‘Shall we play a game?’

– Joshua, the Military Supercomputer, War Games

Many employees are likely to naturally avoid working harder unless incentives are in place, particularly incentives that touch them personally. Designing the right incentives through gamification requires a clear understanding of both the strategic objective of the organization and the motivations of the participants. A clear strategy turns a random game into a gamified work experience with positive business results.

To create a gamified work experience, an organization must understand what motivates employees. Rajat Paharia, in his book, “Loyalty 3.0: How to Revolutionize Customer and Employee Engagement with Big Data and Gamification,” notes that personal motivations for employees come in all shapes and flavors, but discrete categories exist: gaining autonomy on the job; achieving mastery of a subject; showing relevance to work objectives; finding more meaning in the work; or progressing toward a goal. The most engaging incentives are those that match the culture of the organization and speak to those who need to be engaged. For instance:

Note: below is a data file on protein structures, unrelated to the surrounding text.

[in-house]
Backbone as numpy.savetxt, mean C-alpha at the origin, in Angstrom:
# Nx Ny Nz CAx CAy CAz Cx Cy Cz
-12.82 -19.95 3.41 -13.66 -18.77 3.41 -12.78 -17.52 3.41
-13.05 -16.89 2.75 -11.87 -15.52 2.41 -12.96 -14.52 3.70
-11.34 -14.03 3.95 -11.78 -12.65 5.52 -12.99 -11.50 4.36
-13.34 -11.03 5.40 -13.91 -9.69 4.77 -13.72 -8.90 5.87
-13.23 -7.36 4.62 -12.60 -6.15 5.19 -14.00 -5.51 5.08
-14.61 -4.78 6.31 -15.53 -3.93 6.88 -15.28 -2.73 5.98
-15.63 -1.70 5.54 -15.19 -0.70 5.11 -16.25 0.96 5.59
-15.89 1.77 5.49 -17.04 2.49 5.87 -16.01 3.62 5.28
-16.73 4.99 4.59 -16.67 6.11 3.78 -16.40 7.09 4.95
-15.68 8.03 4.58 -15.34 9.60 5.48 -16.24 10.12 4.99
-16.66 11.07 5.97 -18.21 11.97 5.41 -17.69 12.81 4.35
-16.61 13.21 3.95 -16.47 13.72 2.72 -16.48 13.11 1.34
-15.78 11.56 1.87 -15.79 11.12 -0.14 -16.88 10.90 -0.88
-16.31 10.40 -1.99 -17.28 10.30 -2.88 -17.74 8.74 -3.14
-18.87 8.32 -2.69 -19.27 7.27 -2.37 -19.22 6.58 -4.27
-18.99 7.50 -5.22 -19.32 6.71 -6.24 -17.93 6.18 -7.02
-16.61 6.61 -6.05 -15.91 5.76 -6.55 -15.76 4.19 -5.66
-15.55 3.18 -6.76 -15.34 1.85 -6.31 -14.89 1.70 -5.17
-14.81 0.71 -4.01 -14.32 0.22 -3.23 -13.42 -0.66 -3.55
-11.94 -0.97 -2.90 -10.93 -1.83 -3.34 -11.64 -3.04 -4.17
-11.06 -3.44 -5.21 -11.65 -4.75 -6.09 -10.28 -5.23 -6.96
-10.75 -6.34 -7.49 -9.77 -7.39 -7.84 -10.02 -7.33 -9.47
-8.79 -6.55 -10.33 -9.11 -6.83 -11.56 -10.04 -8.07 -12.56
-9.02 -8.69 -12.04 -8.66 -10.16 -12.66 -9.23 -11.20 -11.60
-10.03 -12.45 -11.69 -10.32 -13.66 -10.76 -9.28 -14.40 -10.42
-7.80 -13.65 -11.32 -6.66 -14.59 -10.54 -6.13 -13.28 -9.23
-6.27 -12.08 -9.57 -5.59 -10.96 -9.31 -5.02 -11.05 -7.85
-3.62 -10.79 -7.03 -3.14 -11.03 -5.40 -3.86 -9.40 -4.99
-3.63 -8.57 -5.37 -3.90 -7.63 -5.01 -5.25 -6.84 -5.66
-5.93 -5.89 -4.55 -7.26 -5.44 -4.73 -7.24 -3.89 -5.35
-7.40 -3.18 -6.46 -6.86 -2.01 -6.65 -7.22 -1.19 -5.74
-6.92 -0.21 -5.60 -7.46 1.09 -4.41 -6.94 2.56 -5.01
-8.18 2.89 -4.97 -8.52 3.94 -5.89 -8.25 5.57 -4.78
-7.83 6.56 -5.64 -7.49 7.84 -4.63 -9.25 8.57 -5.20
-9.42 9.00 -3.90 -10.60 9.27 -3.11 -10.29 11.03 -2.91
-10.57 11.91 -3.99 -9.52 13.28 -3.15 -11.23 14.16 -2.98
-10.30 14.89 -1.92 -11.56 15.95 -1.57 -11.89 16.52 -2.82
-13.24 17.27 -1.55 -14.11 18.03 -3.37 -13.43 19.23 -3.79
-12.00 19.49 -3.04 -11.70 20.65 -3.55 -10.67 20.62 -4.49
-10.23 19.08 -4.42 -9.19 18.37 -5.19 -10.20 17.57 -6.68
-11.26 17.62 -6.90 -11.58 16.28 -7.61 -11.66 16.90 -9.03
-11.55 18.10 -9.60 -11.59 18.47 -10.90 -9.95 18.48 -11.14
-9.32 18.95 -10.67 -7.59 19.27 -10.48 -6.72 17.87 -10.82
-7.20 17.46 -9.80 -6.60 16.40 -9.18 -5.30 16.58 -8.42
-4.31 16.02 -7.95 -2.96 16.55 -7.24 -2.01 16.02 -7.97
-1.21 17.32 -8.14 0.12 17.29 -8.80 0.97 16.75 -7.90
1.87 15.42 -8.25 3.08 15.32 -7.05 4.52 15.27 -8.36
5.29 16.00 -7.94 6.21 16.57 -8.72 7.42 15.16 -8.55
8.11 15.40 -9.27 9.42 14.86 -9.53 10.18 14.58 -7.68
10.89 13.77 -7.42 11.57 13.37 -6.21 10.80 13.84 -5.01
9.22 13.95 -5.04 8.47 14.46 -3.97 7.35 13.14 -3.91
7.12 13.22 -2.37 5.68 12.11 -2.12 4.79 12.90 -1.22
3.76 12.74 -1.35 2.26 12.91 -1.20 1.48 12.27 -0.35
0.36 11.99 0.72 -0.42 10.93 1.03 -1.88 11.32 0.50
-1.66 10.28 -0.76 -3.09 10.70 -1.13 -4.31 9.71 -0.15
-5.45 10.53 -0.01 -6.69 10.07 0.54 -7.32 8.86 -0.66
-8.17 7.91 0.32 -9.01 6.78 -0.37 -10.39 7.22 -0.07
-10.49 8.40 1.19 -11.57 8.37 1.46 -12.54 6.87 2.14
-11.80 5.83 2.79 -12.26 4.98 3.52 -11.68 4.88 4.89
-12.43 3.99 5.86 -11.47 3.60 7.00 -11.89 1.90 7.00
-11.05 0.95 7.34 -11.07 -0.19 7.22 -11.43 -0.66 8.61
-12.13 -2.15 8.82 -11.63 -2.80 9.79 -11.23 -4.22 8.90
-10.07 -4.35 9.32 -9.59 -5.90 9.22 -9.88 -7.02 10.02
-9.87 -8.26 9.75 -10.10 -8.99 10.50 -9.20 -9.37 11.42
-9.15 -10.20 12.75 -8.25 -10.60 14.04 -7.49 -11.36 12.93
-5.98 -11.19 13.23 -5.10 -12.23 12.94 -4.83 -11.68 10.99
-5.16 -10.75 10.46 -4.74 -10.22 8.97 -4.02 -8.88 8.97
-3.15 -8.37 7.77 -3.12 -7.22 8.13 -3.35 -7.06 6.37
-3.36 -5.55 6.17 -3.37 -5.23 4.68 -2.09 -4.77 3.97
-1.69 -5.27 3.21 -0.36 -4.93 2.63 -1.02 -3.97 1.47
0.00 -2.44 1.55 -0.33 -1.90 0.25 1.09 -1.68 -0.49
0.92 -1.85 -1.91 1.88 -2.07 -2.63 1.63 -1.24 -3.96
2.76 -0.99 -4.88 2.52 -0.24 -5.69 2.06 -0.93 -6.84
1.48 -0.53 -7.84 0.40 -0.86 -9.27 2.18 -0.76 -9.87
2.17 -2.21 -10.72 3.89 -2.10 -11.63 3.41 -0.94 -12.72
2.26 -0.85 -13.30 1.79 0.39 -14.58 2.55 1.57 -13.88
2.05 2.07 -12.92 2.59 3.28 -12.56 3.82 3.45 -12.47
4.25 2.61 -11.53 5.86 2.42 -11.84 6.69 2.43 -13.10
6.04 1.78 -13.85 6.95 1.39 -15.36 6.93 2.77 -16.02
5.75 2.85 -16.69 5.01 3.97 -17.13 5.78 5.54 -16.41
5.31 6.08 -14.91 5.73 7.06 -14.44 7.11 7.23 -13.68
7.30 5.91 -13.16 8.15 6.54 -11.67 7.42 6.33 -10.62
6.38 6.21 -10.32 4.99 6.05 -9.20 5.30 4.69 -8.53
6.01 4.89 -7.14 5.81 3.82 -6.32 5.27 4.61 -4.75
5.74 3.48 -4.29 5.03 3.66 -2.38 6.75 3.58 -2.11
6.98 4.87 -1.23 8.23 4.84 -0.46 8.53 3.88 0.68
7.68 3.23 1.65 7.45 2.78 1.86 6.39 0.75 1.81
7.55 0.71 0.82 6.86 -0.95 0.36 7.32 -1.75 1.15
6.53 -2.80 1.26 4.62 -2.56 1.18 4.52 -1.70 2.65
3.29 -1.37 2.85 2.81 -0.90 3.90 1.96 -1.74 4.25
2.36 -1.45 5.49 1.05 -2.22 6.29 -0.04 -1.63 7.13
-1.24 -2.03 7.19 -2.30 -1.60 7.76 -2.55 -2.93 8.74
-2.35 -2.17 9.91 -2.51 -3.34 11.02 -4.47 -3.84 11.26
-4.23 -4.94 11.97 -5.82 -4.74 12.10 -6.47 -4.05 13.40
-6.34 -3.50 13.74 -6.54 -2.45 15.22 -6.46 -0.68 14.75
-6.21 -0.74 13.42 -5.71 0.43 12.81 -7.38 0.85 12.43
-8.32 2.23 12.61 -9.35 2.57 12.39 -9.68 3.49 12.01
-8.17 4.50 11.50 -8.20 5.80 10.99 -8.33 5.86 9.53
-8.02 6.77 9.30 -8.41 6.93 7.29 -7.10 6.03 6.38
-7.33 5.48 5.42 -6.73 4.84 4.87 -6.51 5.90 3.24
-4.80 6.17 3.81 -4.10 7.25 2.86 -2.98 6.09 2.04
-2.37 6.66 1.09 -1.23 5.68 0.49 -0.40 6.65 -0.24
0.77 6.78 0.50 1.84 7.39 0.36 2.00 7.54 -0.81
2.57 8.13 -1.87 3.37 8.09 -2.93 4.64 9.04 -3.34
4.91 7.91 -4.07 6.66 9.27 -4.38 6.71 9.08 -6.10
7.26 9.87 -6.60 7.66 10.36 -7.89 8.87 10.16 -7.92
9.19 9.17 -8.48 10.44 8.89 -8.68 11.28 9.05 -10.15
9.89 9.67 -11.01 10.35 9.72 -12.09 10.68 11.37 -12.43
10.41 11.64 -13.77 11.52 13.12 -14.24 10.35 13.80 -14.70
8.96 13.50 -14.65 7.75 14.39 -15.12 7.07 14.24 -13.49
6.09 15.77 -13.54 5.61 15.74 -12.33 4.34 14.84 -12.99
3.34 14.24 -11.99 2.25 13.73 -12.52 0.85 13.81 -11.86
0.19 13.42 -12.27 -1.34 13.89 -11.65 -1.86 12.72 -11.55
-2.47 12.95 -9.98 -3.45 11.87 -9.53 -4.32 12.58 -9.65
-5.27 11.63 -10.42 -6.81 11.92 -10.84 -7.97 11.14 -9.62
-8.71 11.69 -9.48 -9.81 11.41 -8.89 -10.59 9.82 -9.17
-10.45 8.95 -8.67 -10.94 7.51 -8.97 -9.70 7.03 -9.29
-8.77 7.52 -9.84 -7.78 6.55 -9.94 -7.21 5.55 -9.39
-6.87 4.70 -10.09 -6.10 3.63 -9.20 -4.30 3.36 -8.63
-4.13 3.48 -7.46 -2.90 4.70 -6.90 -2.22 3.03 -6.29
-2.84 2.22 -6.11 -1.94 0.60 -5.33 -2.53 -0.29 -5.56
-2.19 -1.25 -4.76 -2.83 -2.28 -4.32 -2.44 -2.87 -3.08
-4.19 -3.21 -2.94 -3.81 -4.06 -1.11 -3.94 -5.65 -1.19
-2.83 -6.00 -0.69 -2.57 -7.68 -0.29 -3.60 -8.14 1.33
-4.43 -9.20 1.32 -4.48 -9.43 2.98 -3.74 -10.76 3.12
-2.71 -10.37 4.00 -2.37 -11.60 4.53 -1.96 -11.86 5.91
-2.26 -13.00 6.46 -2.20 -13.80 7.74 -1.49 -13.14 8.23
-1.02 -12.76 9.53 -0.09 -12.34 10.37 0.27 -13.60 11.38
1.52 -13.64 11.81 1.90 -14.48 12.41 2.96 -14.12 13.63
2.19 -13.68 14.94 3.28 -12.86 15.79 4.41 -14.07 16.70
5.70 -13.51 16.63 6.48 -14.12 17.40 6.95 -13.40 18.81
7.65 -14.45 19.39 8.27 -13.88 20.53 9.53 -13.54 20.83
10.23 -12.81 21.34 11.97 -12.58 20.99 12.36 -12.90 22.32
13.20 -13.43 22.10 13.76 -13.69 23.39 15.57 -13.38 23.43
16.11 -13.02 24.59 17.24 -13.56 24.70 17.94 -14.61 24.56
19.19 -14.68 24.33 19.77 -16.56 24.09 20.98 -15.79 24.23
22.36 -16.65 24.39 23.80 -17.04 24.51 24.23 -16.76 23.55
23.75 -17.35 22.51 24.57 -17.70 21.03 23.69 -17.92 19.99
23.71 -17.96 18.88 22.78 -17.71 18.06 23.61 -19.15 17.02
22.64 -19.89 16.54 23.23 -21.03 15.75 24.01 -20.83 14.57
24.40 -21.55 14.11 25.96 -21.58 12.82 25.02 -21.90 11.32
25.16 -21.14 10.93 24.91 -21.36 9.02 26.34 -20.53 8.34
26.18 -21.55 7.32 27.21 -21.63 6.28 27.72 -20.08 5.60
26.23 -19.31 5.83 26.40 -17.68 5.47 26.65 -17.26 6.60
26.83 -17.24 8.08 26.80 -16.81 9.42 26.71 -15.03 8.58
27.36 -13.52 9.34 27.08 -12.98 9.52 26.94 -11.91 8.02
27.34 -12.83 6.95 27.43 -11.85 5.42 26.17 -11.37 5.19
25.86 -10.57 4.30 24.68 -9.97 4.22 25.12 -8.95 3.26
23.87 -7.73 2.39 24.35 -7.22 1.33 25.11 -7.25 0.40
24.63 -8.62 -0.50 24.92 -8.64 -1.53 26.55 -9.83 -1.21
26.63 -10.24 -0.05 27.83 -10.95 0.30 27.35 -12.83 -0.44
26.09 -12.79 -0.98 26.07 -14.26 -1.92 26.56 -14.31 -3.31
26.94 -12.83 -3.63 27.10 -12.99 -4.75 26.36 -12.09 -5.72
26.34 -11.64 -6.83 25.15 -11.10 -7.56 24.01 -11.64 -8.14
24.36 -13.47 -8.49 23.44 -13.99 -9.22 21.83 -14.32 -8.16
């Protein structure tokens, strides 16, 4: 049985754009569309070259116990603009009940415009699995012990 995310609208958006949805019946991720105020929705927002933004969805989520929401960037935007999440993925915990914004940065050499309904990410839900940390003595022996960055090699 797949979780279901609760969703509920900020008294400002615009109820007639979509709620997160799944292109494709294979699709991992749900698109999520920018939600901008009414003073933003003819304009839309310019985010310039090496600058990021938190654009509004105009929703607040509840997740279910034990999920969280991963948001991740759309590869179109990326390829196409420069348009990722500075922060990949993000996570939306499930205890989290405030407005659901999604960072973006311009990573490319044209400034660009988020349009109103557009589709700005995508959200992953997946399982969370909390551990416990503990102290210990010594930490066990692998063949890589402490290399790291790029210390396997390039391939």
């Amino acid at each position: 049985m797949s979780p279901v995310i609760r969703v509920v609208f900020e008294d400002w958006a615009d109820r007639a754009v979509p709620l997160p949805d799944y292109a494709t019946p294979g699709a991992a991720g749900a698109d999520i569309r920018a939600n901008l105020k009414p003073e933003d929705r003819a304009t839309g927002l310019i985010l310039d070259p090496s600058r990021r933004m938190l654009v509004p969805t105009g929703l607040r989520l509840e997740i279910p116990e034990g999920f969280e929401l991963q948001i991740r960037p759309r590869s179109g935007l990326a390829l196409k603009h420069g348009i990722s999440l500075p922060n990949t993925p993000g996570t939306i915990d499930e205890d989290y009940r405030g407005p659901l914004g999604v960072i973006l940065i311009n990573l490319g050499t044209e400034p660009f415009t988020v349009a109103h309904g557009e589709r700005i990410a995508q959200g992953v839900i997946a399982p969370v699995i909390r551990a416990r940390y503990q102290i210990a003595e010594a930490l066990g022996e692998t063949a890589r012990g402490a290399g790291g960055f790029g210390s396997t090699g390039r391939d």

• “Achievement” or “Bonus” rewards provide a cumulative incentive that’s meaningful, whether they come in the form of cash, freebies, or milestones against progress.
  • “Points” rewards add up to something redeemable, such as hotel or airline incentives, an extra day off or branded merchandise.
  • “Exclusive access” rewards provide something others don’t have, such as priority seating at a concert, a beta version of new software, or a private audience with an executive.
  • “Ability to customize” rewards empower people with choices, such as the ability to choose between redeemable points rewards, specific prizes, or cash.
  • “Fame” or “Recognition” rewards grant recipients a chance to be discovered, or to be recognized by their peers.

Organizations can tie several types of motivators and rewards together, depending on the company culture, the target audience, and the goals of the gamification effort. A key to engagement is motivation; gamification provides a model to tap into your internal and external customers’ motivators to drive engagement.

‘That will only make someone work just hard enough not to get fired.’